A transparent white dupatta on a battered maroon and white salwar kameez and Rs750 was all I had on me that day. It reflected the oppressed and depressed state of my body and soul, as I was pushed out of my husband's and in-laws' house in the middle of the night. Thoughts of committing suicide filled my mind as I was forced to embark on the interminable journey of divorce initiated by my wealthy, powerful husband. His exact words were, “We’ll get the divorce in six months whether you sign the papers or not”.
As I stood outside the closed doors, I wondered why I had ignored the signs, obvious to everyone including me. The volleys of verbal abuses, the constant bitter fights...
And yet somewhere, there was a sliver of hope. There is nothing romantic about poverty unless you are in the movies. To survive, I sold off my mangalsutra. I got a job paying a measly amount but at least it helped me get a start on recovering my confidence and self-esteem.
And then the endless routine began: to court and back. I still remember my first date in family court, Bandra, Mumbai on the July 4, 2001 — American Independence Day — and perhaps freedom for me too.
Freedom comes at a price. After two-three years in court, the socio-legal pressures of divorce started getting to me. I was sick of unsolicited advice, sexual innuendoes, the snail-like pace of the legal system, and the stigma associated with divorce.
Alll this prompted me to form 360 Degrees Back to Life, India’s first non-judgemental support group that would provide a positive perspective to people and focus on rebuilding their life while they were going through a divorce. The group helps you to navigate the treacherous socio-legal waters of divorce, especially in India where the subject is still a social stigma.
Following this, the journey did seem easier but now and then, I tended to slip into depression and loneliness. I was making a life of my own and had a job that let me travel across the world. I started writing my first book, almost completed my law degree, but each court date was a reminder that I was in a whirlpool and I had to exit now or I would be languishing in court for the rest of my life
A decade of judicial trips trips later, I decided to call time on the divorce proceedings and start living a normal life outside the confines of the four walls of the courts. I wasn’t embittered by my divorce nor was I cynical. I prefer looking at life positively. Today as I publish Ex-Files — India’s first divorce newsmagazine, write my second book, run my counselling group and go to the family court as a divorce lawyer to fight another person’s battle, I find it difficult to believe that I am the same person who stood clasping only Rs750 ten years ago.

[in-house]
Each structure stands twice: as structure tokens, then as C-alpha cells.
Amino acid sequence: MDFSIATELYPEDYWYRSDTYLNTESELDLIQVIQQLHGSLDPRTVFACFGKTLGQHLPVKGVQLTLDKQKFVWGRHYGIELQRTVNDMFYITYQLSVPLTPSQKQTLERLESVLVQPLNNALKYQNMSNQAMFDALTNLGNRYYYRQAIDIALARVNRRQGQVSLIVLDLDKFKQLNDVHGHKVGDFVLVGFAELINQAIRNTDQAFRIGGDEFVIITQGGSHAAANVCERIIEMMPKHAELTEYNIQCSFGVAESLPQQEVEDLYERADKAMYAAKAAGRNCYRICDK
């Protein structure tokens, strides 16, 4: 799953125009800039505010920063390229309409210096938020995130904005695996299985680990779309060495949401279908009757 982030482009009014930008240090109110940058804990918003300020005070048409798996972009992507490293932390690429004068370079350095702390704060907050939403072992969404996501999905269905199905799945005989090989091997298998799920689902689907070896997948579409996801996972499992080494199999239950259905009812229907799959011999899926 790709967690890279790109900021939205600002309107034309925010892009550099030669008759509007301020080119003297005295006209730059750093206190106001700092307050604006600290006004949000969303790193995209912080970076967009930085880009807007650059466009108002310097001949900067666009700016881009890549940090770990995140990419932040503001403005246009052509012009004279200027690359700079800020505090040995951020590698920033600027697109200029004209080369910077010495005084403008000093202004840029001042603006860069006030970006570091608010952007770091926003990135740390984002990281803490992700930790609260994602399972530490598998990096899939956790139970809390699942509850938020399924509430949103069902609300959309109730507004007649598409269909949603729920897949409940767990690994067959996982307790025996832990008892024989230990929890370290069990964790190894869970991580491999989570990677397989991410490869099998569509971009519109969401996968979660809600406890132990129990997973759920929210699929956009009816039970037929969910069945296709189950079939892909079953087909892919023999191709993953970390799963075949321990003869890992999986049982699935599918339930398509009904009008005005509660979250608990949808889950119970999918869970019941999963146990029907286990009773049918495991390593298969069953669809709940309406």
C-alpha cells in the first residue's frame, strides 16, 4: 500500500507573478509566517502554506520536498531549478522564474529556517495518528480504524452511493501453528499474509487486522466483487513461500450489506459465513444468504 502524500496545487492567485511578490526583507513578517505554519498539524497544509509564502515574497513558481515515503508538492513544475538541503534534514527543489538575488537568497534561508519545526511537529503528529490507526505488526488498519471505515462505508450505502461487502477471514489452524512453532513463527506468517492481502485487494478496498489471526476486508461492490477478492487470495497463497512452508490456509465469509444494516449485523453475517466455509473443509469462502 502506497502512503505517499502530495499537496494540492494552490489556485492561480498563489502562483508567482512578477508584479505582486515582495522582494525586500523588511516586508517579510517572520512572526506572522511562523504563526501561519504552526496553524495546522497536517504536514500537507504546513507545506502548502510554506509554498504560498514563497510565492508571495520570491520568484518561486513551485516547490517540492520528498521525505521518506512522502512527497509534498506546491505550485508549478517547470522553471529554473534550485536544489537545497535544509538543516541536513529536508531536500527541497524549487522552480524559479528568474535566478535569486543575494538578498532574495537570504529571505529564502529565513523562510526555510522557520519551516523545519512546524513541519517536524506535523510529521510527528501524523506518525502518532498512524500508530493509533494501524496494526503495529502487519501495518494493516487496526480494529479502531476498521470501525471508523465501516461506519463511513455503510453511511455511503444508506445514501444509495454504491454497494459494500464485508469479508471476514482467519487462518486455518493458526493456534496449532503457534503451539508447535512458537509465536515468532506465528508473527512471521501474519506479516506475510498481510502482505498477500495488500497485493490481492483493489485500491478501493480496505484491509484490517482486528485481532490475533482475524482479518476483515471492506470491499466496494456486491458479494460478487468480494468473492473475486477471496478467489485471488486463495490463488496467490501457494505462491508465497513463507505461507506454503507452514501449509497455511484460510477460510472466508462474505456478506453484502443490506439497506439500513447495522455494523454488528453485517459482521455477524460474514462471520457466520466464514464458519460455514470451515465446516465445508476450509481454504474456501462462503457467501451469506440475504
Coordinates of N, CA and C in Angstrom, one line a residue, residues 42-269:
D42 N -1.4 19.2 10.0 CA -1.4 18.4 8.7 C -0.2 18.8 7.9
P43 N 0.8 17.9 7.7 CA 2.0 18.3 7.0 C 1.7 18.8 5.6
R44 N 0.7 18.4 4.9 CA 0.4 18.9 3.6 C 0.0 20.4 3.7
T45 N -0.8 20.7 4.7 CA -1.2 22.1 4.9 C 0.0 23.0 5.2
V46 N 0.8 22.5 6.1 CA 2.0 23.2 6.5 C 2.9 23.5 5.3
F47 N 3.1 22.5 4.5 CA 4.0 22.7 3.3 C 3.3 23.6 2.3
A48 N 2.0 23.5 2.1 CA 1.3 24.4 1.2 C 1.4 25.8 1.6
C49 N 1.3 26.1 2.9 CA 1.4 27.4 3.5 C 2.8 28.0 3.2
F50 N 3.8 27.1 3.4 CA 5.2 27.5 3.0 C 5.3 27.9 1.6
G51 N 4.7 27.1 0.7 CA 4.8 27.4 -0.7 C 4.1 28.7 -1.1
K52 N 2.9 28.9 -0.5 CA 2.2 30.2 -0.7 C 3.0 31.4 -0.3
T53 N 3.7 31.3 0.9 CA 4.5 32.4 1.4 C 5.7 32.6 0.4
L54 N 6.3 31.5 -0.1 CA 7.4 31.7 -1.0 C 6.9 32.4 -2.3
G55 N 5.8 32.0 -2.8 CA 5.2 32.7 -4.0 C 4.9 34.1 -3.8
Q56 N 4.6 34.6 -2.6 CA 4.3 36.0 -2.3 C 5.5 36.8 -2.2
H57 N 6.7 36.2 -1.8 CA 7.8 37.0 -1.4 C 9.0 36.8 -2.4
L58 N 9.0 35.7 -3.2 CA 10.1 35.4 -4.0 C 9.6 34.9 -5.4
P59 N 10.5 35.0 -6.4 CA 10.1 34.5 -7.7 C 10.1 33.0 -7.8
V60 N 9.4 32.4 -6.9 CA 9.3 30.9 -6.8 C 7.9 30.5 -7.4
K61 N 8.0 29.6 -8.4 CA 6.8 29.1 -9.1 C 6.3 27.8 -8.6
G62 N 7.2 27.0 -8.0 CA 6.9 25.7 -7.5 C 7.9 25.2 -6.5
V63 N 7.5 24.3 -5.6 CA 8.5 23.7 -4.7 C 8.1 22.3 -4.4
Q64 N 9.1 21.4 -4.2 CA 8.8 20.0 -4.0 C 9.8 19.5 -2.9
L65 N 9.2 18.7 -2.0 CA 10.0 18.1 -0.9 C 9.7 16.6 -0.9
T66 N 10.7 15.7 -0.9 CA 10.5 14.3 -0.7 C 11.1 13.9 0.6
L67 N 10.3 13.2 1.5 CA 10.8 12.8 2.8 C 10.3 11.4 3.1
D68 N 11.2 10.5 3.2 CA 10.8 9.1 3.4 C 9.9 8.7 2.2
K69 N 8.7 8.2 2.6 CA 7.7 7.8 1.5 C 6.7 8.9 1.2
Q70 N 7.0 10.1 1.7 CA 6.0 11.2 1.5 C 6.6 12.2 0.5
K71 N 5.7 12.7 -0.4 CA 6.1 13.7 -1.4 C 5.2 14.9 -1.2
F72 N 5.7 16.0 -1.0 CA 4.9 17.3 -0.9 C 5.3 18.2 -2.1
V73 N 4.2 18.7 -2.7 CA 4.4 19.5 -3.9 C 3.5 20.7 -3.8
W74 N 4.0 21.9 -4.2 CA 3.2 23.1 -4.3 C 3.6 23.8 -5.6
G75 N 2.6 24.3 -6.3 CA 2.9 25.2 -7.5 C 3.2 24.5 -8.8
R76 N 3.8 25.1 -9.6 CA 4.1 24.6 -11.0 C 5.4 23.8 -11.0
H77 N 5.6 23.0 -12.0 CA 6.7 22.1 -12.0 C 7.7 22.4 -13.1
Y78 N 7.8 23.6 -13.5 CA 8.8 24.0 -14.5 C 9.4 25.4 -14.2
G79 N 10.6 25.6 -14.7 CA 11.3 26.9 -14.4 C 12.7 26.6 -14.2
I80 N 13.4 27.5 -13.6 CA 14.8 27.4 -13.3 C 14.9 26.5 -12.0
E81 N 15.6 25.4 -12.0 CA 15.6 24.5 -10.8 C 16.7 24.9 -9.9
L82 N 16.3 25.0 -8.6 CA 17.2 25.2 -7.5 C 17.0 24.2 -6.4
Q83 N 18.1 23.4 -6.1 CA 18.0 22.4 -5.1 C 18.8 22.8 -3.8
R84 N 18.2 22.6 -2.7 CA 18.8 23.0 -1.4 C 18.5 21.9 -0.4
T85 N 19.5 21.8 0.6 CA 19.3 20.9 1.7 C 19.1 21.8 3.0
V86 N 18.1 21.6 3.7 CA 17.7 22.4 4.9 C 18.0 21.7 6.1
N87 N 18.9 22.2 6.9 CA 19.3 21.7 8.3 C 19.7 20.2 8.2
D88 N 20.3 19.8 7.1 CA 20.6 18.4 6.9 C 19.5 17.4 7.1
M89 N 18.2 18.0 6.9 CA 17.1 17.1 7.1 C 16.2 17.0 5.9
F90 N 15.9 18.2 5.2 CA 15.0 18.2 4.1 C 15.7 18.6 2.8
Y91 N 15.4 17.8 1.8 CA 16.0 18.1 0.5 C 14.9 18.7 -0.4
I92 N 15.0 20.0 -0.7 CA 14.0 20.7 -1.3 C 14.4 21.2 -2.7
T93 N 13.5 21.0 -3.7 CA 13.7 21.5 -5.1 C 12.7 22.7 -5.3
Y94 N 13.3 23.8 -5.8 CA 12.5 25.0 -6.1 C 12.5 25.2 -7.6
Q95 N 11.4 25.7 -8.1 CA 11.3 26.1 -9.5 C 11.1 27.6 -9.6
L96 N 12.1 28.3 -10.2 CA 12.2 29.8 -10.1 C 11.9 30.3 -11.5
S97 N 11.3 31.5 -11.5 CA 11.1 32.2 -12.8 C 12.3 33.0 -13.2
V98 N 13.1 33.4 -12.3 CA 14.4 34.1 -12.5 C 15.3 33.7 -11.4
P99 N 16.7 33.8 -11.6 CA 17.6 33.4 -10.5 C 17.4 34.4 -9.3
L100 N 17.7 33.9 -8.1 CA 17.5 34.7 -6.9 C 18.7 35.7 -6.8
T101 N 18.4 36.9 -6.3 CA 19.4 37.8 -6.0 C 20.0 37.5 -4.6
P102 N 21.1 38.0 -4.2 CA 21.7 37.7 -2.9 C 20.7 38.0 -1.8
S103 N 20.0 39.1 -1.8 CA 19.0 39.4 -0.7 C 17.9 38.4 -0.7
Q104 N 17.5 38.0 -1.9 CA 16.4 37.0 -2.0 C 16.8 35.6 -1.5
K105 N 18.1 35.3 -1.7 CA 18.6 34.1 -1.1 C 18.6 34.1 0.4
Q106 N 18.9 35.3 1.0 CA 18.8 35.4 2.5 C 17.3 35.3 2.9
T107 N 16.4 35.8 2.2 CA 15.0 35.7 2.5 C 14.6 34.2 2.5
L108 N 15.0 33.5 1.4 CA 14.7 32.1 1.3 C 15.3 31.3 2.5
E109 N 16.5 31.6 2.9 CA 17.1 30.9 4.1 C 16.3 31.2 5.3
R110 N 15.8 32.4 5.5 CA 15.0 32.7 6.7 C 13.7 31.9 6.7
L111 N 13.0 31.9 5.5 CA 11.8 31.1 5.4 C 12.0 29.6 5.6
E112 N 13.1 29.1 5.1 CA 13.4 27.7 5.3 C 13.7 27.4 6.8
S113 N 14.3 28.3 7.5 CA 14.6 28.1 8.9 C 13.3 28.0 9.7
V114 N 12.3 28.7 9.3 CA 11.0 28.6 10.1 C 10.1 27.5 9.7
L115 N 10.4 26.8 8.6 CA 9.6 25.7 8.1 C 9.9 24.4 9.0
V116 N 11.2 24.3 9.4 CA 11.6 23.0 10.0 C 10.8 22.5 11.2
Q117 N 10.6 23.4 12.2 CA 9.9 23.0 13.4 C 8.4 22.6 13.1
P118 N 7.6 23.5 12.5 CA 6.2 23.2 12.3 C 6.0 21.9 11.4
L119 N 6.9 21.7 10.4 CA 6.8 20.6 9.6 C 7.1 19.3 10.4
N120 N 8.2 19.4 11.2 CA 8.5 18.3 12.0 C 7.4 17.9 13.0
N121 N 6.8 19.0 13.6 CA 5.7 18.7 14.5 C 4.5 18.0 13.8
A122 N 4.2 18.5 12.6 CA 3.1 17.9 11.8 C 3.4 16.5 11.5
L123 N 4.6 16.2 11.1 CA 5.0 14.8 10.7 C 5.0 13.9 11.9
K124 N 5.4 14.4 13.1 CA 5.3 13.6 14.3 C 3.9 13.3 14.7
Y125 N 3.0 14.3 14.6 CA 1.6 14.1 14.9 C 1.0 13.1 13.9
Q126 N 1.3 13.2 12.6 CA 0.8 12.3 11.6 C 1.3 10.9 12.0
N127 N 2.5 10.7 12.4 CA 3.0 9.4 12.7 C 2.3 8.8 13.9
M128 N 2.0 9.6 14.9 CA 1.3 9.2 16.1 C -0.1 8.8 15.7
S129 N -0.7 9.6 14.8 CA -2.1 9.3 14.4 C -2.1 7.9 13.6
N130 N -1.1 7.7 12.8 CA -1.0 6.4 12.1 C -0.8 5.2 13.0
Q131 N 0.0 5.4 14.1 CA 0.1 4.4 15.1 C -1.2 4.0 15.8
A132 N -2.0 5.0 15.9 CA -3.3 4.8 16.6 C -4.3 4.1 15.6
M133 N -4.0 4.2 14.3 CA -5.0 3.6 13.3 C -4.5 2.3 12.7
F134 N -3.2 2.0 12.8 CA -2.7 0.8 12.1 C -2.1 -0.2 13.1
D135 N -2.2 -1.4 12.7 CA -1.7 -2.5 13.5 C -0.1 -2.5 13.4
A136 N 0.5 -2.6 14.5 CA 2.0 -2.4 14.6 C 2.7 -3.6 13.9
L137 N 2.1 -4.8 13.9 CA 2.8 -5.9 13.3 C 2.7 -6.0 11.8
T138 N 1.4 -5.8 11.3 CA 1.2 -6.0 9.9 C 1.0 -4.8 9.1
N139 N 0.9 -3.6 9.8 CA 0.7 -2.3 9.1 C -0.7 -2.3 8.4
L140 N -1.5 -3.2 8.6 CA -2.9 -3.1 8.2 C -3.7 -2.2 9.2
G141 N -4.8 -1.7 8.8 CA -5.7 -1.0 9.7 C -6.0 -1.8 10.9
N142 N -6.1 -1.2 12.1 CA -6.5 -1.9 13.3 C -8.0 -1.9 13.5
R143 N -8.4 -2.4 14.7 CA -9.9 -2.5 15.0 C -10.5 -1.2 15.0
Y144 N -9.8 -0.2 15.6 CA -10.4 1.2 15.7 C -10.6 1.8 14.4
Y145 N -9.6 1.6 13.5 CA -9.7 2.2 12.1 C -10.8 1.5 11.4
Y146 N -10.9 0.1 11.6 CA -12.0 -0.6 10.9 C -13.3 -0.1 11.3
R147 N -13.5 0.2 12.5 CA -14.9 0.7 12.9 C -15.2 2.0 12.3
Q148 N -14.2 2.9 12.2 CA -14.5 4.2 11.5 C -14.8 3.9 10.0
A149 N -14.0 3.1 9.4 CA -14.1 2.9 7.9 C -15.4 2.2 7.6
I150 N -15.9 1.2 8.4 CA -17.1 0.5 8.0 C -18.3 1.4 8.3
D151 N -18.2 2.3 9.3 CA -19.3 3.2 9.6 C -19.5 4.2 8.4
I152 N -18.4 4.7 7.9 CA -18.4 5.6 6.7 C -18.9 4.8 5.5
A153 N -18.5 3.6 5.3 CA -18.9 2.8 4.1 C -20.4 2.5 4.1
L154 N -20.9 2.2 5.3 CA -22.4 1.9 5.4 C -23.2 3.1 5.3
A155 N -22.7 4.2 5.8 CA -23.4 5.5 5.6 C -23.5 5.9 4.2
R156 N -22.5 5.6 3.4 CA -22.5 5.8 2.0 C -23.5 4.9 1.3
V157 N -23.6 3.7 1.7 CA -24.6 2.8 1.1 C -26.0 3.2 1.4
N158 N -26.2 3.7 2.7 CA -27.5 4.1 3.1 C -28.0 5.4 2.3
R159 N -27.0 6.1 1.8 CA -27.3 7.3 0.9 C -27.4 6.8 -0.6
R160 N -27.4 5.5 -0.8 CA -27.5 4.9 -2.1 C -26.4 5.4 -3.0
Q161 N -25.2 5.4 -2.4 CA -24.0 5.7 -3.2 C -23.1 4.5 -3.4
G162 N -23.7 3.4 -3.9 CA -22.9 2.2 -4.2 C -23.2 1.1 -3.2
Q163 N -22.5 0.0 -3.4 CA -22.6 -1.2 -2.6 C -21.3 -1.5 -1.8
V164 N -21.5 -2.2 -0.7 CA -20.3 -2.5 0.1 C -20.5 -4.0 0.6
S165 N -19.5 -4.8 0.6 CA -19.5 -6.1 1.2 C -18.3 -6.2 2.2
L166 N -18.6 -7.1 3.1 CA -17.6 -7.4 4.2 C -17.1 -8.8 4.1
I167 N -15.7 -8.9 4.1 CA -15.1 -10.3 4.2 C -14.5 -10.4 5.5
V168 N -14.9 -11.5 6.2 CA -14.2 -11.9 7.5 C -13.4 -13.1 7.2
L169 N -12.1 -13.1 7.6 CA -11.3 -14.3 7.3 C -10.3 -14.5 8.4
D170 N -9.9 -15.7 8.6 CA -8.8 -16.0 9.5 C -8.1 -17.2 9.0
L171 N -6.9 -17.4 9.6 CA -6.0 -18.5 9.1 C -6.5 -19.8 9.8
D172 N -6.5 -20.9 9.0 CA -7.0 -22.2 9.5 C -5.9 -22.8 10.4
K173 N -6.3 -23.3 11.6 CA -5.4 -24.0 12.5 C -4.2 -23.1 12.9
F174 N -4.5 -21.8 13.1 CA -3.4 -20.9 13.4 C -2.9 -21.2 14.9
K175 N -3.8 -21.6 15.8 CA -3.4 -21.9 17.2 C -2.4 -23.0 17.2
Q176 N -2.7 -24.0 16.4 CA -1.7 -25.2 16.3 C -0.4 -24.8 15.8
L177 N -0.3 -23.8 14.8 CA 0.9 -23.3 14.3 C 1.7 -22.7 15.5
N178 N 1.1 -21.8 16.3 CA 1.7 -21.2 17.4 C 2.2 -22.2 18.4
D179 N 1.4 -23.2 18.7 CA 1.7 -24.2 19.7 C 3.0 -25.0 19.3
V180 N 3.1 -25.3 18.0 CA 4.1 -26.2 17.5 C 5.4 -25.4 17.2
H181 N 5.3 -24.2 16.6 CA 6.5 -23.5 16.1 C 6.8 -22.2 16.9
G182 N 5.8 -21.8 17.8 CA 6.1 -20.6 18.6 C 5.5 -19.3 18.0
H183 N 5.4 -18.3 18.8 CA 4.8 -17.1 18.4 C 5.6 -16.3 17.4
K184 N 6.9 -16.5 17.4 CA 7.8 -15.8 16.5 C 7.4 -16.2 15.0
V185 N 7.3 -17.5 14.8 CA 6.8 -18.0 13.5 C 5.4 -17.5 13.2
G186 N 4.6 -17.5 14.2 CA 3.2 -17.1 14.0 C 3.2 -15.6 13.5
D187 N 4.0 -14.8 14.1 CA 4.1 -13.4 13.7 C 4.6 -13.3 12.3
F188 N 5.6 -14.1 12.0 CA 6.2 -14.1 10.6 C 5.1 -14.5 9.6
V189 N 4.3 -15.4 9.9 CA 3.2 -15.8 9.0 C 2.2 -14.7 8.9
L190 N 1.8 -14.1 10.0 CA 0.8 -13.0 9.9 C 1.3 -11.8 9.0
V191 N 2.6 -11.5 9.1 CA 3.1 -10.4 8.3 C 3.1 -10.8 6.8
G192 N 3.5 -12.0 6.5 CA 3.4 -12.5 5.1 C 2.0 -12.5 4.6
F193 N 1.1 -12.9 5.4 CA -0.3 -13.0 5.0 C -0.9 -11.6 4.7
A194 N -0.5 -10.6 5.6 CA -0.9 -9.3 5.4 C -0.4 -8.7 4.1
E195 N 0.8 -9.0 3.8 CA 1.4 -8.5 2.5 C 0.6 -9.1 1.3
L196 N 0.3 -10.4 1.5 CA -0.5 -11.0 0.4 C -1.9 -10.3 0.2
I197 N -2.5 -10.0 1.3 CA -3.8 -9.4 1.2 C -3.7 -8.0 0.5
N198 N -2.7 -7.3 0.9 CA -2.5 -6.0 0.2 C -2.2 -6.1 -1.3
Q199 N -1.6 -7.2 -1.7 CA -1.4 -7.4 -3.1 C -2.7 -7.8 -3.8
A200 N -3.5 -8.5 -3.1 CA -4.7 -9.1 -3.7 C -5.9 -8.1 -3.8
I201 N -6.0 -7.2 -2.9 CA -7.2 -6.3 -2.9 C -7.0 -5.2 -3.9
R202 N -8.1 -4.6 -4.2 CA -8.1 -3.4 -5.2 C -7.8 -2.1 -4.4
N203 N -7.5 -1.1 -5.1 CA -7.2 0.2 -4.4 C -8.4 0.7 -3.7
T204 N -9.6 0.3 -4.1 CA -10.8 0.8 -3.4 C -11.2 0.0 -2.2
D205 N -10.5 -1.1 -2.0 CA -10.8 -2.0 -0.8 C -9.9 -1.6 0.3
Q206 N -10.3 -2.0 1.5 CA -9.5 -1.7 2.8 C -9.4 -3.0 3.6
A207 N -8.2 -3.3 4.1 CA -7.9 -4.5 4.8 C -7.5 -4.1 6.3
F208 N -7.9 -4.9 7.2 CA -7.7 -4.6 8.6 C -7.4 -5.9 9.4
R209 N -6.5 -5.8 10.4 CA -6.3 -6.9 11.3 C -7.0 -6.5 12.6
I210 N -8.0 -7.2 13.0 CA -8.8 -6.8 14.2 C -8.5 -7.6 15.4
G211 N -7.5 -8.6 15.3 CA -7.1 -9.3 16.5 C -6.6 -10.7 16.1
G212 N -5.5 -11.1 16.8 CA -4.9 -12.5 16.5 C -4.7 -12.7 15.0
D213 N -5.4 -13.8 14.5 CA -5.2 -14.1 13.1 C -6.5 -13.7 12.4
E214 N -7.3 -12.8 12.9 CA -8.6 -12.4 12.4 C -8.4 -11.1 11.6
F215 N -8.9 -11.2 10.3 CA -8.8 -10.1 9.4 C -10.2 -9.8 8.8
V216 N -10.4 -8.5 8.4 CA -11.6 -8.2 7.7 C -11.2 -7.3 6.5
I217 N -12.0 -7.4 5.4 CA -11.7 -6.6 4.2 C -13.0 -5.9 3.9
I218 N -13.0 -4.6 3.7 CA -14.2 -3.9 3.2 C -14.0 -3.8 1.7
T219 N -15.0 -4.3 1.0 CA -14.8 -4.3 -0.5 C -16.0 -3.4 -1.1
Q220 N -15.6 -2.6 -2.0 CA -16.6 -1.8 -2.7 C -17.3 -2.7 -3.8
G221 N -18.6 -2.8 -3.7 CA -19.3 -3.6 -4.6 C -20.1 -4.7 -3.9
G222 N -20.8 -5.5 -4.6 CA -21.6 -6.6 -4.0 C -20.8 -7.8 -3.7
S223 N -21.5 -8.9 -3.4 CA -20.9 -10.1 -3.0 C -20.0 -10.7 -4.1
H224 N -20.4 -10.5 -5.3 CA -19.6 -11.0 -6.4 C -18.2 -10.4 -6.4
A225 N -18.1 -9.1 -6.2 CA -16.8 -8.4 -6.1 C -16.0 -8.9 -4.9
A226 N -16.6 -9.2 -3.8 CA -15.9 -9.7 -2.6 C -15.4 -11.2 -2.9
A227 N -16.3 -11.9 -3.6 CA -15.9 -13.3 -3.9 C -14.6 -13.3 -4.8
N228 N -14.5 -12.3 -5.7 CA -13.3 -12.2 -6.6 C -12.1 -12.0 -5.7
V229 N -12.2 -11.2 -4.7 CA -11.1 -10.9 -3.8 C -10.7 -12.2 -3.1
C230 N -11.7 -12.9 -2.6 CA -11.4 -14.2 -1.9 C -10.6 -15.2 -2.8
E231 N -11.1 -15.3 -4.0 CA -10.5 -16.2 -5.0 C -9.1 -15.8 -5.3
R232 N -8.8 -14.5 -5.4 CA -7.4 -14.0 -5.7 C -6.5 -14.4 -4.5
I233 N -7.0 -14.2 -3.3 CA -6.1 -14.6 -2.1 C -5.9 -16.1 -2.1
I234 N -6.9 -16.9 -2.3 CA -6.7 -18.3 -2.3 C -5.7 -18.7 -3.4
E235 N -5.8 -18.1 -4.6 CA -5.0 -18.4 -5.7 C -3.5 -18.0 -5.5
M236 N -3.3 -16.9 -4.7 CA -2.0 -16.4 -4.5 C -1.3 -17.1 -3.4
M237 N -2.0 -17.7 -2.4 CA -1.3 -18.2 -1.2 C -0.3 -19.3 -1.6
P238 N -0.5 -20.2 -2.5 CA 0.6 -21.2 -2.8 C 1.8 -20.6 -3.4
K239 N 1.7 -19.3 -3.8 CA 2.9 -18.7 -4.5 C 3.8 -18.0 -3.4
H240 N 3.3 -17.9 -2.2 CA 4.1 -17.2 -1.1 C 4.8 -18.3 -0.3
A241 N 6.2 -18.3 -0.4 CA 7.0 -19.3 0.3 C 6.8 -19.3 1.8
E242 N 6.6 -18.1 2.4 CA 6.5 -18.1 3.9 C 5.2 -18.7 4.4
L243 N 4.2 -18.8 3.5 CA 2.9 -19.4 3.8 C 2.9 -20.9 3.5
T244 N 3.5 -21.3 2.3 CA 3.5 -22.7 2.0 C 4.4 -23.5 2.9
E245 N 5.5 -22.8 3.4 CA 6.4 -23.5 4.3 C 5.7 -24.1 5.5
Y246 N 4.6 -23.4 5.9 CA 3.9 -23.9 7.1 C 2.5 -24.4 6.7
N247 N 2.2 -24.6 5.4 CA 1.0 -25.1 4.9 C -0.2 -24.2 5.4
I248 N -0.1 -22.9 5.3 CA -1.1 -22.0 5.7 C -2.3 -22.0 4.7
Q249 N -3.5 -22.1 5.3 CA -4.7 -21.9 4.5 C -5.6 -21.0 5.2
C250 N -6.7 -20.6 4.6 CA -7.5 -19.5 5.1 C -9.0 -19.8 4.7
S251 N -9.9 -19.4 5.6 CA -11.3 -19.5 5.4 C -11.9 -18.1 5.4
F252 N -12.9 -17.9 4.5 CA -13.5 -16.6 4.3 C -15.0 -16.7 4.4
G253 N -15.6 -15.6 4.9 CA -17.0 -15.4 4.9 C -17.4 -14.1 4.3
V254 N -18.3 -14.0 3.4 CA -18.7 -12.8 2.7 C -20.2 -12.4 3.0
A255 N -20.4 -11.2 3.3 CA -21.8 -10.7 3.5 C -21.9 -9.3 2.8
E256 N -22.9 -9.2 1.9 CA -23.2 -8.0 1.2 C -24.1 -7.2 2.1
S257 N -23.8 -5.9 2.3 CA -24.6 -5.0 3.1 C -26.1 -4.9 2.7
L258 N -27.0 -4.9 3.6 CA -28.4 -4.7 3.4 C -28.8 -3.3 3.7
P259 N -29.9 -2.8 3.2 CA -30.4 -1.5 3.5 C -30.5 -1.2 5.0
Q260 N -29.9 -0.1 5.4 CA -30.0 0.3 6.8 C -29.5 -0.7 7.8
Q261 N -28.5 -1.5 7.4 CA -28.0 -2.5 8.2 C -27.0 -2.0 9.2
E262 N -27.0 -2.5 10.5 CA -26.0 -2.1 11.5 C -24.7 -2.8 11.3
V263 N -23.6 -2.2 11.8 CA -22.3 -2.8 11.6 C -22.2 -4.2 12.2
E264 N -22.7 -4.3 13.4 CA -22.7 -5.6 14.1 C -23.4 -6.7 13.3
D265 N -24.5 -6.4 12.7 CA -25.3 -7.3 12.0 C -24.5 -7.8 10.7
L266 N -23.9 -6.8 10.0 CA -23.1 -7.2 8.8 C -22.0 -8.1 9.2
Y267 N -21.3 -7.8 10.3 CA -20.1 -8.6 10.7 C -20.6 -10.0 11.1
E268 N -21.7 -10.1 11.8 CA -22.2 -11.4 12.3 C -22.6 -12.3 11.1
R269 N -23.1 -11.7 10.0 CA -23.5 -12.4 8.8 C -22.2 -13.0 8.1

When to call it quits in a marriage
Marriage is a beautiful institution when both the partners are compatible and giving. Yet , it wastes no time in crumbling when one of the partner's out of step with the other. Here are some signs that tell you all is not right:
A change for the better: When one half of the couple is more ambitious and the other cannot keep pace with the change, chances are that one will completely overshadow the other. When this happens and there is no recourse for communication and rapprochement, it’s time to call it quits.
Big, fat Indian weddings: These are expensive affairs where the entire family are stakeholders in the marriage and expect couples to stay in it as return on investments. If society and family are the main reasons for sticking it out in a marriage, it’s time to rethink because a reality check will tell the couple that it’s not really the family but two consenting adults who are in a
In it for the children: Having children in a warring relationship is tough. Wanting to protect them as caring parents is the most natural thing in the world. Yet, experts and counsellors will tell you that staying in a marriage for the kids may actually be detrimental to everybody involved. Children have a sixth sense and intuitively know when things aren’t working out. It’s time to take a stock of your relationship and figure out whether the couple is doing anyone any good by staying in a constantly bickering marriage.